Saturn’s ‘Great Northern Storm’ still an awesome sight to behold

In late 2010, one of the largest storms ever seen on Saturn developed with enormous ferocity, roiling through the ringed planet’s atmosphere and circling the globe like a snake eating its tail. The NASA/ESA Cassini spacecraft imaged the storm on multiple occasions, generating spectacular shots like this real-colour view captured on 25 February 2011, about 12 weeks after the storm erupted.

As it turns out, Saturn seems to store huge amounts of energy in its atmosphere over many decades, then releases it in a sudden burst, triggering powerful lightning storms every 30 Earth years or so. The massive disturbances are known as Great White Spots. The storm seen here lasted for several months and had noticeable effects on Saturn’s atmosphere for more than three years. Recent analysis of Cassini data showed the storm was so powerful it disturbed the atmosphere at Saturn’s equator tens of thousands of kilometres away.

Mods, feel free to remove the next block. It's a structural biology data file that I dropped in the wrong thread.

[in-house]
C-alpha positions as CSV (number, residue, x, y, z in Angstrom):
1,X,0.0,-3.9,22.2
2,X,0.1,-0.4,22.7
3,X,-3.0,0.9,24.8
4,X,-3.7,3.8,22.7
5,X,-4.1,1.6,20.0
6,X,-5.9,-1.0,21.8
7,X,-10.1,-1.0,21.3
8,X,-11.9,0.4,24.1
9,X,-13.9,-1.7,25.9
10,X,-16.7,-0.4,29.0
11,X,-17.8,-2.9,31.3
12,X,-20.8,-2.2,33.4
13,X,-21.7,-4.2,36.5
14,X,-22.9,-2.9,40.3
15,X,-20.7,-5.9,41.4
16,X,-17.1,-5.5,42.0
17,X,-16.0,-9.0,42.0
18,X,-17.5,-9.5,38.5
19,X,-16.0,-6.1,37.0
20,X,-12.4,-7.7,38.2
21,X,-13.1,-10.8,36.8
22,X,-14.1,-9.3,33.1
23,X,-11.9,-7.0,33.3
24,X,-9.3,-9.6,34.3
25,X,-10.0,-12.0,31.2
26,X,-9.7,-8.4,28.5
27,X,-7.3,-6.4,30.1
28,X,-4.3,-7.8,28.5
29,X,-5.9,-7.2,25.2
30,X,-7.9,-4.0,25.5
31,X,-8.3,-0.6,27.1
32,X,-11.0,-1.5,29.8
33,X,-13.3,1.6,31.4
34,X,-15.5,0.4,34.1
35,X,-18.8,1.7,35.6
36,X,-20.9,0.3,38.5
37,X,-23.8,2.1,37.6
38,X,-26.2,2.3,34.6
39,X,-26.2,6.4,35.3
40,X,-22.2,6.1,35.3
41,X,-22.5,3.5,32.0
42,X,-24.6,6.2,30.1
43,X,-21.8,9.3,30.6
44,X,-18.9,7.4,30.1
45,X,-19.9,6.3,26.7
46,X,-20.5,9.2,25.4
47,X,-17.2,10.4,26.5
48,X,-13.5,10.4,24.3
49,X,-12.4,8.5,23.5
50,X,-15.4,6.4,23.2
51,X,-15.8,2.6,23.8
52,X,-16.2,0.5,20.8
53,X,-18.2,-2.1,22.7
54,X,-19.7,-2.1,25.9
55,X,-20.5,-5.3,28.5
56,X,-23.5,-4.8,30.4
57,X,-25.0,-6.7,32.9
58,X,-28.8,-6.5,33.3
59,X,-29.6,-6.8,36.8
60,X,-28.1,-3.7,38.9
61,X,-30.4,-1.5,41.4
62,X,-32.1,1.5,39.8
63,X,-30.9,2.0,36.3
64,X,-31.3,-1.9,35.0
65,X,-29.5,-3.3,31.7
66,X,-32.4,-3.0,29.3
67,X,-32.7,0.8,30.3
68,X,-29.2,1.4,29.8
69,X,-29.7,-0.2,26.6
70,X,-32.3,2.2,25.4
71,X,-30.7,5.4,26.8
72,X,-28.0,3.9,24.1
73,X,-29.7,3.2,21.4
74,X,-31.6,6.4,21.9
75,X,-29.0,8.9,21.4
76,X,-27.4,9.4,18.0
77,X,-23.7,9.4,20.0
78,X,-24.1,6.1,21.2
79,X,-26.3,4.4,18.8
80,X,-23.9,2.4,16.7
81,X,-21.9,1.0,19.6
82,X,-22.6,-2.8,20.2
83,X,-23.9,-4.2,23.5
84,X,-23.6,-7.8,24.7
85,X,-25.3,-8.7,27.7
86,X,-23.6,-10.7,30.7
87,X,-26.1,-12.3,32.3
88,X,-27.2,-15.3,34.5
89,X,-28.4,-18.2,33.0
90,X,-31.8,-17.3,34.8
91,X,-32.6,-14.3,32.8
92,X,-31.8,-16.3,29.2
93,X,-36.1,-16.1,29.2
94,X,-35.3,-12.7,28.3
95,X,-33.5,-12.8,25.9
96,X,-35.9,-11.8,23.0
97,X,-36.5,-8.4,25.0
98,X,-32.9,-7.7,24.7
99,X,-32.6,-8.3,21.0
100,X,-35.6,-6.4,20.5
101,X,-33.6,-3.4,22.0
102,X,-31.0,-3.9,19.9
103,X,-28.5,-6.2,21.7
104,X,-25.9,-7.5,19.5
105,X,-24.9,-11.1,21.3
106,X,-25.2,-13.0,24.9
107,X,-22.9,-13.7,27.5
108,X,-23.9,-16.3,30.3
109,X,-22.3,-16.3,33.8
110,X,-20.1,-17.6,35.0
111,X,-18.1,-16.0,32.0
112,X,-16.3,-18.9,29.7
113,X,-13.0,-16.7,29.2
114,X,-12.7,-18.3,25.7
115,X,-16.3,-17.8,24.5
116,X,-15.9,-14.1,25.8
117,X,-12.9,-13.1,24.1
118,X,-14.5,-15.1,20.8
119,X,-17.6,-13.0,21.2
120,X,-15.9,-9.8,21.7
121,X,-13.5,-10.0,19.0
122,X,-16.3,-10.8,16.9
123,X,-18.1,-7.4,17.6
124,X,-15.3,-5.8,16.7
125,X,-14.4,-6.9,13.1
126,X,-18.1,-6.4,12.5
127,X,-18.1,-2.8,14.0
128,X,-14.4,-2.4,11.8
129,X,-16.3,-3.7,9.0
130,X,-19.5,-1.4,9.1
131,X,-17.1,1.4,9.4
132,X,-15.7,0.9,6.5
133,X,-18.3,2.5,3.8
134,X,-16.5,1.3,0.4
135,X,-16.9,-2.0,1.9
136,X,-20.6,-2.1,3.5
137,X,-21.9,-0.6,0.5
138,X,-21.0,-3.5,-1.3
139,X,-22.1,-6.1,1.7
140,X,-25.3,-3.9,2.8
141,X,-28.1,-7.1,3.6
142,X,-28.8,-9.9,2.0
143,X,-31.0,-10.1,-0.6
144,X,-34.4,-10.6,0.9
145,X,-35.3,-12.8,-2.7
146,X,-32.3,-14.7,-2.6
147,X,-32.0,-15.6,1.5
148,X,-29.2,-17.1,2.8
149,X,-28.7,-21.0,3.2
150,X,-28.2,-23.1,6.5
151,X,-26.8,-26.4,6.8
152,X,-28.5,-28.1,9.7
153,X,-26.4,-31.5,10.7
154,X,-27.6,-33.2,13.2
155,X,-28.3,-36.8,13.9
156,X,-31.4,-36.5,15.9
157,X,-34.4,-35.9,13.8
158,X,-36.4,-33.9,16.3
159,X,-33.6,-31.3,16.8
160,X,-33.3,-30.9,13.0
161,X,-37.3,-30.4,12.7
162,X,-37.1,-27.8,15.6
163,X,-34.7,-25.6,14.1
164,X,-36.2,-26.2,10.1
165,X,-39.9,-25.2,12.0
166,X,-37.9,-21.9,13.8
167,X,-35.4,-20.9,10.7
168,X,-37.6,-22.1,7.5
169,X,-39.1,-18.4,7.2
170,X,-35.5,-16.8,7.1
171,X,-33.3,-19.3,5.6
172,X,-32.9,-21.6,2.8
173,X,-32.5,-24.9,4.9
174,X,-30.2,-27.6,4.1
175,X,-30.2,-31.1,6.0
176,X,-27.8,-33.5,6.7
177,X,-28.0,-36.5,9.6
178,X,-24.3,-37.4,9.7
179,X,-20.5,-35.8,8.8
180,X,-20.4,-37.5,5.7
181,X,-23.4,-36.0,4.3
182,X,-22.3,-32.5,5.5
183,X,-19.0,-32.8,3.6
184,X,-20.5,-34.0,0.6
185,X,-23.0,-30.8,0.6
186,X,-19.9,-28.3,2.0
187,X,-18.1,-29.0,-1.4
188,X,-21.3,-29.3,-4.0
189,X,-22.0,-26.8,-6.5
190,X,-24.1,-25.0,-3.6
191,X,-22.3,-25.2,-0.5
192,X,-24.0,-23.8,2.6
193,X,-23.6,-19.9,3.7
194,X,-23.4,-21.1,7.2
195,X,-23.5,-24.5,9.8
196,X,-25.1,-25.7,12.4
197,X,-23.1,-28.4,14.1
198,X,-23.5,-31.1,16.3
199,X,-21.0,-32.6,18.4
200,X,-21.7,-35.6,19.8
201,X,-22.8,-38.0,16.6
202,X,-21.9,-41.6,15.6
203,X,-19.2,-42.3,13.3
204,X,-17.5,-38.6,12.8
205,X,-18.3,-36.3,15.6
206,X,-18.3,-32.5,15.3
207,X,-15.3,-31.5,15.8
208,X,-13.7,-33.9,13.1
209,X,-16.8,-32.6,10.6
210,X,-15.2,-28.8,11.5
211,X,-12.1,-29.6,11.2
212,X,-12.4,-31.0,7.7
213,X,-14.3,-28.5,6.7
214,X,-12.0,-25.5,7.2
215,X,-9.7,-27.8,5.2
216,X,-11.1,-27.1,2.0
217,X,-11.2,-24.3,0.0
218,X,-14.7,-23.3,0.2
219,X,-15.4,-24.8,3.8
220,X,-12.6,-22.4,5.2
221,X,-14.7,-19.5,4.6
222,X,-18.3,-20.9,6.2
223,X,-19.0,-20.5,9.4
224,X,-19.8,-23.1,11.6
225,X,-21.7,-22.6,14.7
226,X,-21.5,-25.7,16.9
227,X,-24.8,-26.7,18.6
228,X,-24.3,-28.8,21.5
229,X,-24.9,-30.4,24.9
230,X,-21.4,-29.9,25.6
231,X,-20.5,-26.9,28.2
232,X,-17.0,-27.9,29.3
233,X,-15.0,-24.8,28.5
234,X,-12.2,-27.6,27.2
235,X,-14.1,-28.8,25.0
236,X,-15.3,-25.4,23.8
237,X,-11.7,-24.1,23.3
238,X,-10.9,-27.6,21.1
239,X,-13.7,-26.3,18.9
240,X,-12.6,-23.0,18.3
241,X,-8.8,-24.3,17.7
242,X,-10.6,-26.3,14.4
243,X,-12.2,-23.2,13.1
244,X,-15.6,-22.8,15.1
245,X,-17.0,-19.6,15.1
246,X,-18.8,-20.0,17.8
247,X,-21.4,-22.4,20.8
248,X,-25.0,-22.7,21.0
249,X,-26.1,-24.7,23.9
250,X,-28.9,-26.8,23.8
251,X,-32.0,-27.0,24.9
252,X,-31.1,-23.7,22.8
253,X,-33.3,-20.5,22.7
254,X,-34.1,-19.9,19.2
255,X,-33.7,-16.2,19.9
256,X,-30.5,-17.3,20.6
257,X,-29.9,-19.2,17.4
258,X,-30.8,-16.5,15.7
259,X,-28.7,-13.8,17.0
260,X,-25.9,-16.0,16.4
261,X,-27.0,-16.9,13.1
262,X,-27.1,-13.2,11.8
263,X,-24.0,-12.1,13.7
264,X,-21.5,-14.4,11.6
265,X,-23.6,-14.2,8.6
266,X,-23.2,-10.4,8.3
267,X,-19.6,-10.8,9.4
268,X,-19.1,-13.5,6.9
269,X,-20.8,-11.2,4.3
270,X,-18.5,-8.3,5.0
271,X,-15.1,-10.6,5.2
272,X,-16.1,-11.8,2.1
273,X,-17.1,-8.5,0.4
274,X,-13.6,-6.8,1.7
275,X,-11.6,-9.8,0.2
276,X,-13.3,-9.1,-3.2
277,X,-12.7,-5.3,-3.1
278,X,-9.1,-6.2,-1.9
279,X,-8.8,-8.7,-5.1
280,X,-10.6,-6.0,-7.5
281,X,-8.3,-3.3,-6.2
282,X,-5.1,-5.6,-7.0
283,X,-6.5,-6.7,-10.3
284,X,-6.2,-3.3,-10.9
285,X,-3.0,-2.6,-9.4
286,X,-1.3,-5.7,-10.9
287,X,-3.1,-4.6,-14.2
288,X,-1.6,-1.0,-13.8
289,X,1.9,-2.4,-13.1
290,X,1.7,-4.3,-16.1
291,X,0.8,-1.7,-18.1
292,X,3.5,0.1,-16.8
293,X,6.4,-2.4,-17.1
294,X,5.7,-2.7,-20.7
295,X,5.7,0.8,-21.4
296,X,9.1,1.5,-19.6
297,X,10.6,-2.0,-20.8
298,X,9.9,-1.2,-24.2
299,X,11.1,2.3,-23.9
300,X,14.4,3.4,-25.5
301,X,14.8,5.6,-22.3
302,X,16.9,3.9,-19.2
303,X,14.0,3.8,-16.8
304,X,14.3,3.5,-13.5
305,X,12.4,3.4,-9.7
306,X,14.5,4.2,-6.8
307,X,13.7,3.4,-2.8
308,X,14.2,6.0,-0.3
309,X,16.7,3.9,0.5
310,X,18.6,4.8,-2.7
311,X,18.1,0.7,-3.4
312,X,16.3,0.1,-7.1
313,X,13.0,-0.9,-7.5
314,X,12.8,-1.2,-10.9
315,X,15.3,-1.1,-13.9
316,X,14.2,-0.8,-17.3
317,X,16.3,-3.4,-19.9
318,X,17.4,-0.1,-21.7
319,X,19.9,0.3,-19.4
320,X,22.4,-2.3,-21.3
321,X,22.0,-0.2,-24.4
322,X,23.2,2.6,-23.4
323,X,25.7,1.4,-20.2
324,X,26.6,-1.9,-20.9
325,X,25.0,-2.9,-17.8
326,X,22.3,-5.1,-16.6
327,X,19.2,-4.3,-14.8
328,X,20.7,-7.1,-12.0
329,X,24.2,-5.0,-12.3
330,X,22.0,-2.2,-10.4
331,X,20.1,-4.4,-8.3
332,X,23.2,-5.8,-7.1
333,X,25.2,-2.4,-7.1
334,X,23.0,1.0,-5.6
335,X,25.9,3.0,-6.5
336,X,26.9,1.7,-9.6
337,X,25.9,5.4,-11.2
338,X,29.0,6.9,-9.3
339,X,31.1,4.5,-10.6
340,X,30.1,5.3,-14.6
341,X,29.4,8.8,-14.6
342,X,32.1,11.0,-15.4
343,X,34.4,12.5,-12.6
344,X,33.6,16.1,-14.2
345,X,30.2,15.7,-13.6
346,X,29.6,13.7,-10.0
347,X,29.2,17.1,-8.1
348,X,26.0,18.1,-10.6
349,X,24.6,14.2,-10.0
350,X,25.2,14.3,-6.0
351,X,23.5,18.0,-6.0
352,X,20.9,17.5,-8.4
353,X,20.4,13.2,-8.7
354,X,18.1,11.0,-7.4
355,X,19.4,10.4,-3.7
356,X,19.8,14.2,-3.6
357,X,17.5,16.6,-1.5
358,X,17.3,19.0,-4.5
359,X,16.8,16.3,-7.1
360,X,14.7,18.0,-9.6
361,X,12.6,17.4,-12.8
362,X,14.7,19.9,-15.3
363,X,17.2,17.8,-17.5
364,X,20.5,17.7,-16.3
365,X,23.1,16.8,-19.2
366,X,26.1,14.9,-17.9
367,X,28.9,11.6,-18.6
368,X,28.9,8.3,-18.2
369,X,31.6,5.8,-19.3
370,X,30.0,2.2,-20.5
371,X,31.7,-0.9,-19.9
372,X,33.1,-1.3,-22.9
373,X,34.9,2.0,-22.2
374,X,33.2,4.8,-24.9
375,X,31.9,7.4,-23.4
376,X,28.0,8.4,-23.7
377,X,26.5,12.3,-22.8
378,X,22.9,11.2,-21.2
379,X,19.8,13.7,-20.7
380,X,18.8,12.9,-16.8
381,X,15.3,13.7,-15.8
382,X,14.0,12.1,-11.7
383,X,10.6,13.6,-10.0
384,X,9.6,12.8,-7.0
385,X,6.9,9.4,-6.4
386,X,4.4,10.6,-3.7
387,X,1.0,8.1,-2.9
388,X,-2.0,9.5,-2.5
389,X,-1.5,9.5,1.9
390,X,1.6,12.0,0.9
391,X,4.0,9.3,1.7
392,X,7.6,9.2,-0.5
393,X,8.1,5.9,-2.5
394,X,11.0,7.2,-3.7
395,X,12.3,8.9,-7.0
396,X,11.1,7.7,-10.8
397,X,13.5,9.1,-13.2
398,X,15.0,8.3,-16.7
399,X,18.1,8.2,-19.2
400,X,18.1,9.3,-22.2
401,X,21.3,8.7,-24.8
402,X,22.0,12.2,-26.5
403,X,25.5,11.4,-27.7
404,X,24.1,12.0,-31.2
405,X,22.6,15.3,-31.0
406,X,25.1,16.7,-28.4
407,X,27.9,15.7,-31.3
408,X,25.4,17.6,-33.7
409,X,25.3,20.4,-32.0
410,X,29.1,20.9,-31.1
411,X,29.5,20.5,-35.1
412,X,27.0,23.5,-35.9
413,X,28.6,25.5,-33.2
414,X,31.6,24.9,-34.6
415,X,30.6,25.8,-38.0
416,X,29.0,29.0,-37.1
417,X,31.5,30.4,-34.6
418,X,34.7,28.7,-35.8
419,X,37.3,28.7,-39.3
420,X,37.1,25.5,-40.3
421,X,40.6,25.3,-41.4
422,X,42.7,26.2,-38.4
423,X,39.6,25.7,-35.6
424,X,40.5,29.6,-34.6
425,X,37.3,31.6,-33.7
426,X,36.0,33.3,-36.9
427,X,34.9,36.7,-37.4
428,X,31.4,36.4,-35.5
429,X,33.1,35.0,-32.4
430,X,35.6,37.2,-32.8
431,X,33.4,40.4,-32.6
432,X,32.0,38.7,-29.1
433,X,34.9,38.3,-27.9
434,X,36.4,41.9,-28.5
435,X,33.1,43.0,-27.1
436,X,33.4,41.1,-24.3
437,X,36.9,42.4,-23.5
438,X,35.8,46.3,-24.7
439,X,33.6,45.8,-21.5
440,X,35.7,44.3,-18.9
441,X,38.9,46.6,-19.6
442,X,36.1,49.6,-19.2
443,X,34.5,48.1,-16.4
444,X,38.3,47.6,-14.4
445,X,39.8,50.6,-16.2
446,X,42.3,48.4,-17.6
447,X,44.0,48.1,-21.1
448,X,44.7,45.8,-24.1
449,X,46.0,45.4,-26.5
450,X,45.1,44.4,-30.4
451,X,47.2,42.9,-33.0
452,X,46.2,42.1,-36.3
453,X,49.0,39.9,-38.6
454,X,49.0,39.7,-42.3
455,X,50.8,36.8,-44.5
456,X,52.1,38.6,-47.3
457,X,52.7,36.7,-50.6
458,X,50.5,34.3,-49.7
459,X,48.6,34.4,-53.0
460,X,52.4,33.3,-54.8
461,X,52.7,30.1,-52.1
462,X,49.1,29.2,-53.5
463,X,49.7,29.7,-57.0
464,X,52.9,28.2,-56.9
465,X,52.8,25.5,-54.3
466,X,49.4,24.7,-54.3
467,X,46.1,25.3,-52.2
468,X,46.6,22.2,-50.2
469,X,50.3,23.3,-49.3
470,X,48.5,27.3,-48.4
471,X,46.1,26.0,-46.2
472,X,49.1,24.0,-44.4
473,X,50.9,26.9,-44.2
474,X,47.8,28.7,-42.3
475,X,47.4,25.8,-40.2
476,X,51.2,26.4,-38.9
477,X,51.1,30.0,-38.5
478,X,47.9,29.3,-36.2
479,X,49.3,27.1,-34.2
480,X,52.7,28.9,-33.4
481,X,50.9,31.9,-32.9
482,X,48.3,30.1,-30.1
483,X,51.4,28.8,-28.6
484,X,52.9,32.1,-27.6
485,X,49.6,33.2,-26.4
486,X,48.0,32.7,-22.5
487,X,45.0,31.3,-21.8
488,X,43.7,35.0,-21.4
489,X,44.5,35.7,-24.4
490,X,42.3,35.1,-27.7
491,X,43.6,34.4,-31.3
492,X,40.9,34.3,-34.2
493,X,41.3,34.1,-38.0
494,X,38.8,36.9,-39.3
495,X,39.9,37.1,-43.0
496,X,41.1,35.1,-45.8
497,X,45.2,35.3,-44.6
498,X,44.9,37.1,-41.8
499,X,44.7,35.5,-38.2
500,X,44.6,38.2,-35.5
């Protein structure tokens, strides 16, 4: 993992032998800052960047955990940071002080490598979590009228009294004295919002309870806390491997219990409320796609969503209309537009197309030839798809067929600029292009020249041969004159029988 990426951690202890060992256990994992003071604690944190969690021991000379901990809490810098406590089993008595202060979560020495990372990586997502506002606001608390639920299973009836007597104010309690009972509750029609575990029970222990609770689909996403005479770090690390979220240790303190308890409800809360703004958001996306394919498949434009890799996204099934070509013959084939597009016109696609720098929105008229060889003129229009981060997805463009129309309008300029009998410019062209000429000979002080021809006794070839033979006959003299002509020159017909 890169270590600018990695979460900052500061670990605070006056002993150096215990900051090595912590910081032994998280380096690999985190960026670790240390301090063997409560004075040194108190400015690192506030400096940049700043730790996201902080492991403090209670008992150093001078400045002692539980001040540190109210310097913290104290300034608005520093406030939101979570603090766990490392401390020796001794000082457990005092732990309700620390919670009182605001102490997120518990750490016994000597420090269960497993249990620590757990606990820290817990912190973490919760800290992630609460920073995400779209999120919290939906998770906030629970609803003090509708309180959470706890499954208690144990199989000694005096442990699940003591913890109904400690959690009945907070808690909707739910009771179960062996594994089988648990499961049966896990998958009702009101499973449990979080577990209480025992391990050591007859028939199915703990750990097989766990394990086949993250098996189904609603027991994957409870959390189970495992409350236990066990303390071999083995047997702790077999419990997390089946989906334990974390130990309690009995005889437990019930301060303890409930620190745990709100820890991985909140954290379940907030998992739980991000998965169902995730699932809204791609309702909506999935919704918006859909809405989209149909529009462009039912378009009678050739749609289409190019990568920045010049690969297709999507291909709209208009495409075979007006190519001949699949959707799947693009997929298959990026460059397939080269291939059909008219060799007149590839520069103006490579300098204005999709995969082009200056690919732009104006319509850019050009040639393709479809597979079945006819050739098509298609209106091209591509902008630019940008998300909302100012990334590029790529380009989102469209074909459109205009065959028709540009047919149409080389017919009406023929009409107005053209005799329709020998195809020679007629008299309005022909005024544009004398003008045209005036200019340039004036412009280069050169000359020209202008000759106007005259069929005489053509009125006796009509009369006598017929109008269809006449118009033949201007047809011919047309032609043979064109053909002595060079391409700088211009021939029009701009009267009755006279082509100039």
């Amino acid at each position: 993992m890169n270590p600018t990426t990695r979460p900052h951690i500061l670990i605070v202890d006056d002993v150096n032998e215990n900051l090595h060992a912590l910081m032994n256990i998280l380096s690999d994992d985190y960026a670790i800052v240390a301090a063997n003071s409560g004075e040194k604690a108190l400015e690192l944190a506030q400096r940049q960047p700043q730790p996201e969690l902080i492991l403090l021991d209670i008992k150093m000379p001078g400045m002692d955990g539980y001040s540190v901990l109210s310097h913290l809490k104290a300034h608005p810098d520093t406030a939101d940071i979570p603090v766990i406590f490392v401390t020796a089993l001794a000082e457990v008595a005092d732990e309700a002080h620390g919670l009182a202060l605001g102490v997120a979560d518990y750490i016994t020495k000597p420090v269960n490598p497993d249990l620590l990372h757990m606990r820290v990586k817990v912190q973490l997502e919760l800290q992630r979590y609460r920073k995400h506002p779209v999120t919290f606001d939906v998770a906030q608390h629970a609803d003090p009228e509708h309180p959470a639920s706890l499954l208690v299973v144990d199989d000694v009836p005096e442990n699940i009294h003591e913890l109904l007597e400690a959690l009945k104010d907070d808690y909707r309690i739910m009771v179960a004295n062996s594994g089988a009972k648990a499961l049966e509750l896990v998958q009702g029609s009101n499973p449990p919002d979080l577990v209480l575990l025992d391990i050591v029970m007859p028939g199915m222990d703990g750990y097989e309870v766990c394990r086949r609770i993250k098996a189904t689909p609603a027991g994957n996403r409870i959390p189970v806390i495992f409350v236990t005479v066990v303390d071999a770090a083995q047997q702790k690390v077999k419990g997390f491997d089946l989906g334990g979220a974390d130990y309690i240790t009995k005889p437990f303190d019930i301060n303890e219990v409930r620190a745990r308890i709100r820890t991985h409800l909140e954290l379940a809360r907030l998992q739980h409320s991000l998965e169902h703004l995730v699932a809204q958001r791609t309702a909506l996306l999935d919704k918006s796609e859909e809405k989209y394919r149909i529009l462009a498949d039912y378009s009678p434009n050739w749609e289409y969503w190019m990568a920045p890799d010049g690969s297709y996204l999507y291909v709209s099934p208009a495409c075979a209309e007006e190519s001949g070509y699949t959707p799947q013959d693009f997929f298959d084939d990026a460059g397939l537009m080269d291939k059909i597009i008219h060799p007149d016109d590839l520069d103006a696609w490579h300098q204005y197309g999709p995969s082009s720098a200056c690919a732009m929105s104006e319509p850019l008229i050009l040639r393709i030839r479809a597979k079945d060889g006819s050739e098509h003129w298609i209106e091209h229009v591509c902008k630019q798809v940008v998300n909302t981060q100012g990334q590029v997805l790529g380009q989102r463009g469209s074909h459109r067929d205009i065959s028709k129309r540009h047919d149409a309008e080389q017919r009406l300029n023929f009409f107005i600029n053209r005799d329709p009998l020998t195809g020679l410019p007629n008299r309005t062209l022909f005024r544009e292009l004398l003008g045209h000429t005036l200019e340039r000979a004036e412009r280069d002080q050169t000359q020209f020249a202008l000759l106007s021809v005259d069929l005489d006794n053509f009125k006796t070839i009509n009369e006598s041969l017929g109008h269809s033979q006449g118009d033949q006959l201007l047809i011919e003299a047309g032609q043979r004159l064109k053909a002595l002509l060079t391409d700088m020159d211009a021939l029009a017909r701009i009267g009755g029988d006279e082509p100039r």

“This disruption of the long-term, cyclical, continuing atmospheric patterns at mid-latitudes (dubbed informally by some as the planet’s ‘heartbeat’), is thought to be due ‘teleconnection’, which we also observe on Earth – when distant events within a climate system are somehow connected and can influence one another significantly,” the European Space Agency said in a release.


This image of a huge storm on Saturn, observed by the Cassini spacecraft in 2011, was taken at a distance of 2.2 million kilometres. It is the largest storm seen in the ringed planet’s atmosphere during Cassini’s mission. Image: NASA/ESA Cassini mission